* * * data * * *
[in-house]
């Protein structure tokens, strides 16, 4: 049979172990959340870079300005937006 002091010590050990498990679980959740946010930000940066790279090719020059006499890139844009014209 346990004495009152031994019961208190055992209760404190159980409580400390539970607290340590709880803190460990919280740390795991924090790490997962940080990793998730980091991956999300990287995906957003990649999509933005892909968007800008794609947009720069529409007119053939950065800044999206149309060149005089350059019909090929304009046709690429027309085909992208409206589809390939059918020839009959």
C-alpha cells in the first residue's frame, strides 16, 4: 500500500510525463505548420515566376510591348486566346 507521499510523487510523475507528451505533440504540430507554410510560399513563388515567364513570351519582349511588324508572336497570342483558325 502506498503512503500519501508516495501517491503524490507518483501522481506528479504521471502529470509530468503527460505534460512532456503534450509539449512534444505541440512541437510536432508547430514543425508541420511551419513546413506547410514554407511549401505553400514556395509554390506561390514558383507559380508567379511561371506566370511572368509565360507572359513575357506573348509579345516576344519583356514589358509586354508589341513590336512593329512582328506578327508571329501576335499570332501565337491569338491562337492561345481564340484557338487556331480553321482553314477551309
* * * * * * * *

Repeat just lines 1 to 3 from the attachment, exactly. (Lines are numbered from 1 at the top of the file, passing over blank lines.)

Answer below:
[in-house]
């Protein structure tokens, strides 16, 4: 049979172990959340870079300005937006 002091010590050990498990679980959740946010930000940066790279090719020059006499890139844009014209 346990004495009152031994019961208190055992209760404190159980409580400390539970607290340590709880803190460990919280740390795991924090790490997962940080990793998730980091991956999300990287995906957003990649999509933005892909968007800008794609947009720069529409007119053939950065800044999206149309060149005089350059019909090929304009046709690429027309085909992208409206589809390939059918020839009959």
C-alpha cells in the first residue's frame, strides 16, 4: 500500500510525463505548420515566376510591348486566346 507521499510523487510523475507528451505533440504540430507554410510560399513563388515567364513570351519582349511588324508572336497570342483558325 502506498503512503500519501508516495501517491503524490507518483501522481506528479504521471502529470509530468503527460505534460512532456503534450509539449512534444505541440512541437510536432508547430514543425508541420511551419513546413506547410514554407511549401505553400514556395509554390506561390514558383507559380508567379511561371506566370511572368509565360507572359513575357506573348509579345516576344519583356514589358509586354508589341513590336512593329512582328506578327508571329501576335499570332501565337491569338491562337492561345481564340484557338487556331480553321482553314477551309